Will Technology Make Custom Clothing More Affordable?

Simon Davies

From tech startups to e-commerce titans, the quest is on to bring custom-made clothing to a new generation whose income would usually prevent them from being able to afford it. Bespoke clothing tends to be exclusive to high-end stores and is often seen as a rare luxury to all but the wealthiest of people.

The problem is that most of us are walking around with comparatively ill-fitting clothes; however, with the introduction of custom-sizing tech, not only could the fashion industry be transformed, your wardrobe could be too.

The problem with the size of our clothes

Despite the fact they are one of the most commonly worn items of clothing in history, we have come to begrudgingly accept that our t-shirts won’t quite fit most of the time. A so-called medium in one store may be too large and too small in the next. The problem dates back to the 1800s, when advances in technology meant that clothing could start to be mass-produced. Prior to this, as all clothing was hand-tailored, customized sizes were the norm and more affordable for the masses, who would simply own far less clothing.

Even t-shirt manufacturers have come to accept that there’s a problem, with one suggesting three primary reasons why t-shirt sizes vary so significantly. First, there is no restriction on standard clothing sizes, so although agencies such as the International Organization for Standardization (ISO) may have certain expectations, physically enforcing clothing sizes is technically impossible. Sizing varies from manufacturer to manufacturer, which brings us to our second reason: vanity sizing.

Vanity sizing is the process of stores labeling clothing in a smaller size than it actually is. The theory is, not unsurprisingly, that people will be happier buying clothes that they feel thinner in. If that makes you feel slightly disturbed, the third reason that the size of clothes differ significantly from store to store is because some businesses do the opposite. In trendier stores, sizes labeled large are anything but. In 2006, the CEO of Abercrombie and Fitch came under fire for eliminating its plus-size clothing, saying that “we don’t market to anyone other than…cool, good-looking people.”

Of course, there’s another reason why machine technology has been inferior to the human hand when producing bespoke clothing: the simple fact that bodies come in a wide range of different sizes. There is no one small, medium, or large, and that is a problem machine production hasn’t circumvented…until now.

The rise of bespoke clothing technology

Custom clothing has been described as the future of fashion, and, through the use of automation, that future may be very likely. Amazon’s patent for an “on-demand” apparel manufacturing system can quickly fill online orders for suits and dresses. This would, in theory, be able to make mass-produced, custom-made clothing, and in turn make custom clothing more affordable.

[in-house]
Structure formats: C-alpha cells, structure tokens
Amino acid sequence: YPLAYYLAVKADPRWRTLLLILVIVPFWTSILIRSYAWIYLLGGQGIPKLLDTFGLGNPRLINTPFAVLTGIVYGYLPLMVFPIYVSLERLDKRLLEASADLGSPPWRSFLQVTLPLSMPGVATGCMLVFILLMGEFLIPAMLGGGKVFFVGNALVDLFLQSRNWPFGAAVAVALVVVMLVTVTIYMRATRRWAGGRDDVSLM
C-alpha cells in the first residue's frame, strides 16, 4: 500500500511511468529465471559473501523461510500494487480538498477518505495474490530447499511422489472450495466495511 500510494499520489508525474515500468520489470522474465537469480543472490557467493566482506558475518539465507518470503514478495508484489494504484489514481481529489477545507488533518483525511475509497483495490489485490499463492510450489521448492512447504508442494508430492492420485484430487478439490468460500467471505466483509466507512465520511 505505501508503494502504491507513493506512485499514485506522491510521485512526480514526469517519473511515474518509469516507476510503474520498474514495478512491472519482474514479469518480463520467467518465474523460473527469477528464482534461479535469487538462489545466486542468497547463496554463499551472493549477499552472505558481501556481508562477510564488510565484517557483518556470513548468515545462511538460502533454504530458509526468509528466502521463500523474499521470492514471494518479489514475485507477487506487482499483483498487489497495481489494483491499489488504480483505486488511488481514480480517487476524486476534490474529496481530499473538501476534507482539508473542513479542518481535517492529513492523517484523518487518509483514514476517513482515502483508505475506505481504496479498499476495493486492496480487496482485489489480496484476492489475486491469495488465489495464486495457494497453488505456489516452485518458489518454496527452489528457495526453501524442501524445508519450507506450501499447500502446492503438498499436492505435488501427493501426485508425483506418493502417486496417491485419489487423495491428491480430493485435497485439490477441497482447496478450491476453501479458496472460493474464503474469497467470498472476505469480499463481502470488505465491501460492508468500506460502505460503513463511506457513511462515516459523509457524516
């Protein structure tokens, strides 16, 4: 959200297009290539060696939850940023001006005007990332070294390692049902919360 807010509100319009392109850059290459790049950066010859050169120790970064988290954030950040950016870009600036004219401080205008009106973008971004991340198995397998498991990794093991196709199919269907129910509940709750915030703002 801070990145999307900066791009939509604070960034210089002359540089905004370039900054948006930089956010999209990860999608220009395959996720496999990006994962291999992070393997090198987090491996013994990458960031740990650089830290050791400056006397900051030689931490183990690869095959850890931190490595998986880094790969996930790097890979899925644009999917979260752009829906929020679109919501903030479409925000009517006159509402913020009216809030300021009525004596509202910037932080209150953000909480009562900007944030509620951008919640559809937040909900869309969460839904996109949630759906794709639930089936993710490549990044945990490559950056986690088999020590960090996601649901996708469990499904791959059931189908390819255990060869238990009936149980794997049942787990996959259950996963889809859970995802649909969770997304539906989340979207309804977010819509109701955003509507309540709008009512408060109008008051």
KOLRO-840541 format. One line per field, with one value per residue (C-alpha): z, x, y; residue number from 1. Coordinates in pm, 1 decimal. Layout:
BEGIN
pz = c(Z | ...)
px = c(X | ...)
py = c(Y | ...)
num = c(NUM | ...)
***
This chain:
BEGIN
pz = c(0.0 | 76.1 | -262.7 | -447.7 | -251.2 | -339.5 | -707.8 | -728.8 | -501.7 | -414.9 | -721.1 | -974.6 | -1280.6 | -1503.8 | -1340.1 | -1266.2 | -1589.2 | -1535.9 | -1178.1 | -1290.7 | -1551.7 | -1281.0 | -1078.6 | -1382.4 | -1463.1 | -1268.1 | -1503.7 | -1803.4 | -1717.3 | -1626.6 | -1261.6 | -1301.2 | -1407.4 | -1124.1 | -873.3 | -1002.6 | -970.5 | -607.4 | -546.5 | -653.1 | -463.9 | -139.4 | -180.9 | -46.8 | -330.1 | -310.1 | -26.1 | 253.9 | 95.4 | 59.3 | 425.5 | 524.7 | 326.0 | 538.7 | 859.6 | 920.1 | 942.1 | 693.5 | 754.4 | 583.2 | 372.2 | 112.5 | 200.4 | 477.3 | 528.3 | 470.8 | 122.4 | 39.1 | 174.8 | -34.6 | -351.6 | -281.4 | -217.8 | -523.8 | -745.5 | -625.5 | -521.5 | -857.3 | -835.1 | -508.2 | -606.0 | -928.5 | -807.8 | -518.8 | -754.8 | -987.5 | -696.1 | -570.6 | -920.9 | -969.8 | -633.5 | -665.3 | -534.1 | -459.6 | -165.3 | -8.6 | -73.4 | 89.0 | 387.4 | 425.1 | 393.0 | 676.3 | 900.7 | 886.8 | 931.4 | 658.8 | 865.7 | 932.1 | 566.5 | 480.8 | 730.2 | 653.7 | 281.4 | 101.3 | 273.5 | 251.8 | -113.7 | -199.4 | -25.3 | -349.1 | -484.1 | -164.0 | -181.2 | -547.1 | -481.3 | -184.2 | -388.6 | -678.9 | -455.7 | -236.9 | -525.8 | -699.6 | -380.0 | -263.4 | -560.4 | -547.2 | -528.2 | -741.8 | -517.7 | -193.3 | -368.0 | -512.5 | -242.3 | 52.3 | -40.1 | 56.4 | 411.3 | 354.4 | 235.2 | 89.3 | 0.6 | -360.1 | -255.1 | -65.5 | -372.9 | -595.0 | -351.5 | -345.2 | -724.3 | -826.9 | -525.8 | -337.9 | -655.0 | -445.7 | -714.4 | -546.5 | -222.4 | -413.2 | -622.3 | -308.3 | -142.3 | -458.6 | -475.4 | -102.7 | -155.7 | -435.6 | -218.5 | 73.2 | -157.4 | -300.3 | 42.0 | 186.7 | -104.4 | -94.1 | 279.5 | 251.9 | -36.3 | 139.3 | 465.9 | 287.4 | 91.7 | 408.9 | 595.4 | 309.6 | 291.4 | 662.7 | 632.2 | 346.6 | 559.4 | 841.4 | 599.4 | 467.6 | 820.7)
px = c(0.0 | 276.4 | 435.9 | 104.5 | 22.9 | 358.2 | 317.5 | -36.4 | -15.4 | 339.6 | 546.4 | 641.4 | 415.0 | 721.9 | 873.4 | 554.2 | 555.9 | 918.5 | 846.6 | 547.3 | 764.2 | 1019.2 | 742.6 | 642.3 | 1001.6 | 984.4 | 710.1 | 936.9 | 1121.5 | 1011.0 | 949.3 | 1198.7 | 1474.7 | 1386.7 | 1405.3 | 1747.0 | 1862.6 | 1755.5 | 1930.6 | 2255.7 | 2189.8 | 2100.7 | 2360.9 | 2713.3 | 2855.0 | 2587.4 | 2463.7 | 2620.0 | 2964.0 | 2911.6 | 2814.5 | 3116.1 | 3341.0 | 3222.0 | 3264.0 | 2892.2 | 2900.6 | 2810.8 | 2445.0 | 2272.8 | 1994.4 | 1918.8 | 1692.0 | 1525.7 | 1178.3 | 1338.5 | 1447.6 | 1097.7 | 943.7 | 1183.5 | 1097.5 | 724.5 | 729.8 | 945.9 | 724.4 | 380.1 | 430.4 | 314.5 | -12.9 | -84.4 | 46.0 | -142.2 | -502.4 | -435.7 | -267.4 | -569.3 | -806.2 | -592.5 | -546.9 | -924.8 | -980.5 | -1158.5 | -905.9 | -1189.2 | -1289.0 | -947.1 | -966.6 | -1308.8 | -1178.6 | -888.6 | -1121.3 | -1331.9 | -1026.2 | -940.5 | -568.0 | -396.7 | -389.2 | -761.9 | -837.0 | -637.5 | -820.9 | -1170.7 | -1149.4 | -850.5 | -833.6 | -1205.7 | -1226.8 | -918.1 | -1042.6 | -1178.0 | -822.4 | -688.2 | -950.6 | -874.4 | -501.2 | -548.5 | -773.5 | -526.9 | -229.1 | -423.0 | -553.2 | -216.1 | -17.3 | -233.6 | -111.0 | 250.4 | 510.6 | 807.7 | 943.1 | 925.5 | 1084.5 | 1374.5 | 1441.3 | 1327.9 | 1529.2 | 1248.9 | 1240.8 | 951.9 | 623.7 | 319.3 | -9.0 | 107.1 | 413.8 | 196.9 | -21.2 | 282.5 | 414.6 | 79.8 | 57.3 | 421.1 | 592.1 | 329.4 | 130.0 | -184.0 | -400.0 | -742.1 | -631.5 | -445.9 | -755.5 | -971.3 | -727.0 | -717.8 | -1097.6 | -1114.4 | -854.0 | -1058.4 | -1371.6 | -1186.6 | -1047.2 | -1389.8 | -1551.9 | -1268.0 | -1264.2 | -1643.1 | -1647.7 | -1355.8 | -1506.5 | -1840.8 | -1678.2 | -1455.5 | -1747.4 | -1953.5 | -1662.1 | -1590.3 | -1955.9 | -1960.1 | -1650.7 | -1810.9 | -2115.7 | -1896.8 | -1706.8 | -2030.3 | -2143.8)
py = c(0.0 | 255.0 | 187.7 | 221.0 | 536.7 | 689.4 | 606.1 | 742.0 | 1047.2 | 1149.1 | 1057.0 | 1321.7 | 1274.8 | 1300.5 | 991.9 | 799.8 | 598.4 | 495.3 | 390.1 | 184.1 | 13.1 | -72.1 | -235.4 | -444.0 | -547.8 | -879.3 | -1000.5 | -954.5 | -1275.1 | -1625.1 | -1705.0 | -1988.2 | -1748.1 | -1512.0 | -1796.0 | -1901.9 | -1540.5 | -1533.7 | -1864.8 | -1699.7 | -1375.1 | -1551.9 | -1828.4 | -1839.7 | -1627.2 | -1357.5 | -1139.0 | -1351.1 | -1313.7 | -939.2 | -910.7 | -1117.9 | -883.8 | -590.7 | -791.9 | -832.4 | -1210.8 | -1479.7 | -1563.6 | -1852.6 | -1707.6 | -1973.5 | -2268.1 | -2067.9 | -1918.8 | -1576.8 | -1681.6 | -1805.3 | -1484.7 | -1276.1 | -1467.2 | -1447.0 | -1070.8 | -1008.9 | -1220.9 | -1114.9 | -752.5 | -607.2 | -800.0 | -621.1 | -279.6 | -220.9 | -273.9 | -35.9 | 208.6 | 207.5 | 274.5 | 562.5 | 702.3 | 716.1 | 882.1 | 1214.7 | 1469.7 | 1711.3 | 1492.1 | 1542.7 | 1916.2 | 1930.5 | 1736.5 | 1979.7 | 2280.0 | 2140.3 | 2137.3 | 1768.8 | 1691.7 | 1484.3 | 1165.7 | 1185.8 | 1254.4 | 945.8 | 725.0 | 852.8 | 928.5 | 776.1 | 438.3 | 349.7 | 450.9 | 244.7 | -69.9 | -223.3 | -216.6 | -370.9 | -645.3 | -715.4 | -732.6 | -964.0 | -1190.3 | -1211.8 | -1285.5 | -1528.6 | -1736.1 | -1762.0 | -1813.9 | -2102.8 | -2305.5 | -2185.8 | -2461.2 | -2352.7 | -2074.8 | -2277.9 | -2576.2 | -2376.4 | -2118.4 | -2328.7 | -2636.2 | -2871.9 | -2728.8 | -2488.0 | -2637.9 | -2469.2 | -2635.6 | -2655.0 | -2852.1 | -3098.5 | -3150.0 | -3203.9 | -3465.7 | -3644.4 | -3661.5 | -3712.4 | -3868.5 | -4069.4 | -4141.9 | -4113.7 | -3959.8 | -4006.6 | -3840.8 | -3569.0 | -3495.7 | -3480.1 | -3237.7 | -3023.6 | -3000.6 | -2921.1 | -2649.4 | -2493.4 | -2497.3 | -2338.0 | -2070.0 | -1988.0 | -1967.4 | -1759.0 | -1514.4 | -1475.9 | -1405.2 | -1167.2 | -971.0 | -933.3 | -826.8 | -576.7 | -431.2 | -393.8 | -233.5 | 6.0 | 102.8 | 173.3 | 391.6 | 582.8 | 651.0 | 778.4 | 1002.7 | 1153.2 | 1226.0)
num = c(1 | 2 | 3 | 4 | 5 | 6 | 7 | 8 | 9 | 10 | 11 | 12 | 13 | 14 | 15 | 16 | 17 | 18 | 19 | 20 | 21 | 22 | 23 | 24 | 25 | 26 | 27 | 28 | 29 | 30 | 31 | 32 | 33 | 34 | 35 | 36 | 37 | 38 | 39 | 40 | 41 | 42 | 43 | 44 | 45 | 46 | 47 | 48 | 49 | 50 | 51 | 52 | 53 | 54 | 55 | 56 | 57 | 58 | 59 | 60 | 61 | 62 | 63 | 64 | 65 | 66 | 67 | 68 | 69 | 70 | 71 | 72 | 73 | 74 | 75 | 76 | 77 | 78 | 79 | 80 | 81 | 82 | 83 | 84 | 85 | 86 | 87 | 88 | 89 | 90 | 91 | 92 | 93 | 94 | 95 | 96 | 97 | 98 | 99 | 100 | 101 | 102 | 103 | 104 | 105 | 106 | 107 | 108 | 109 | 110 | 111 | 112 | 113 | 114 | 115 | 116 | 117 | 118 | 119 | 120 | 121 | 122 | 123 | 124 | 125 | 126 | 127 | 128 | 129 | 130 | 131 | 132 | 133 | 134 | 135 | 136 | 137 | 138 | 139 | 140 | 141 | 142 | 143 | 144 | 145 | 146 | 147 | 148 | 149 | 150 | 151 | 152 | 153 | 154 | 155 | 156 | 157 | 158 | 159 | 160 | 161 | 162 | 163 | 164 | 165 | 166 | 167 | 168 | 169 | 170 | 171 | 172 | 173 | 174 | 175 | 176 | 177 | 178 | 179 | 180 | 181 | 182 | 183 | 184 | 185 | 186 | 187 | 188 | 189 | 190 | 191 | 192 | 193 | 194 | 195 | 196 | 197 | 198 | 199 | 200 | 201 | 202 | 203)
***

It works like this: The customer enters their exact measurements and other information like style, color, etc. Various computer-driven systems then produce the clothing. First, the aptly named cut engine cuts out pieces of fabric. Then a robotic arm places the fabric into a conveyer belt, which delivers the pieces to a sewing station, where an automated sewing machine (basically a robot) stitches them together. The entire process is monitored via cameras to ensure quality control.

However, it isn’t just Amazon that’s looking at ways to produce machine-made, custom clothing. In a piece in Apparel News, Andrew Asch talked to the inventors and entrepreneurs behind Susarel, a California company that aims to build a fully integrated vertical factory with an automated sewing component that will eventually produce custom clothing.

The plant will be able to produce all sorts of clothing – not just high-end suits – including t-shirts, yoga pants, leggings, board shorts, and hoodies. Susarel’s project will focus on energy-efficiency and being eco-friendly. However, the important thing for many consumers is whether or not it will actually make custom clothing any cheaper.

Will this service eventually become truly affordable?

Susarel seems to think so. Because this tech will allow it to produce clothes domestically in the United States, it believes it will benefit from tariff-free trade. Tom Keefer, one of the entrepreneurs behind the business, reasons that “[although] the cost of the factory build-out will be higher in order to incorporate these technologies, the resulting efficiencies will makes us cost-competitive with offshore manufacturers who handle the lowest-cost labor pool.”

Susarel is planning a soft launch next year, while Amazon’s patent is still just that: a patent. So all this talk of cheap, robot-made, custom clothing remains hypothetical. However, one business is already using a combination of tech and the human hand to bring genuinely cheaper custom clothes.

Copenhagen-based startup Son Of A Tailor offers t-shirts created to fit the wearer perfectly by producing them via a specially developed online algorithm. It works by asking the user five questions (height, weight, age, jeans, and shoe size), then using what it calls its Ideal Size Algorithm to calculate a perfect-sized tee. The pattern is then laser-cut before humans take over, stitching the garment by hand.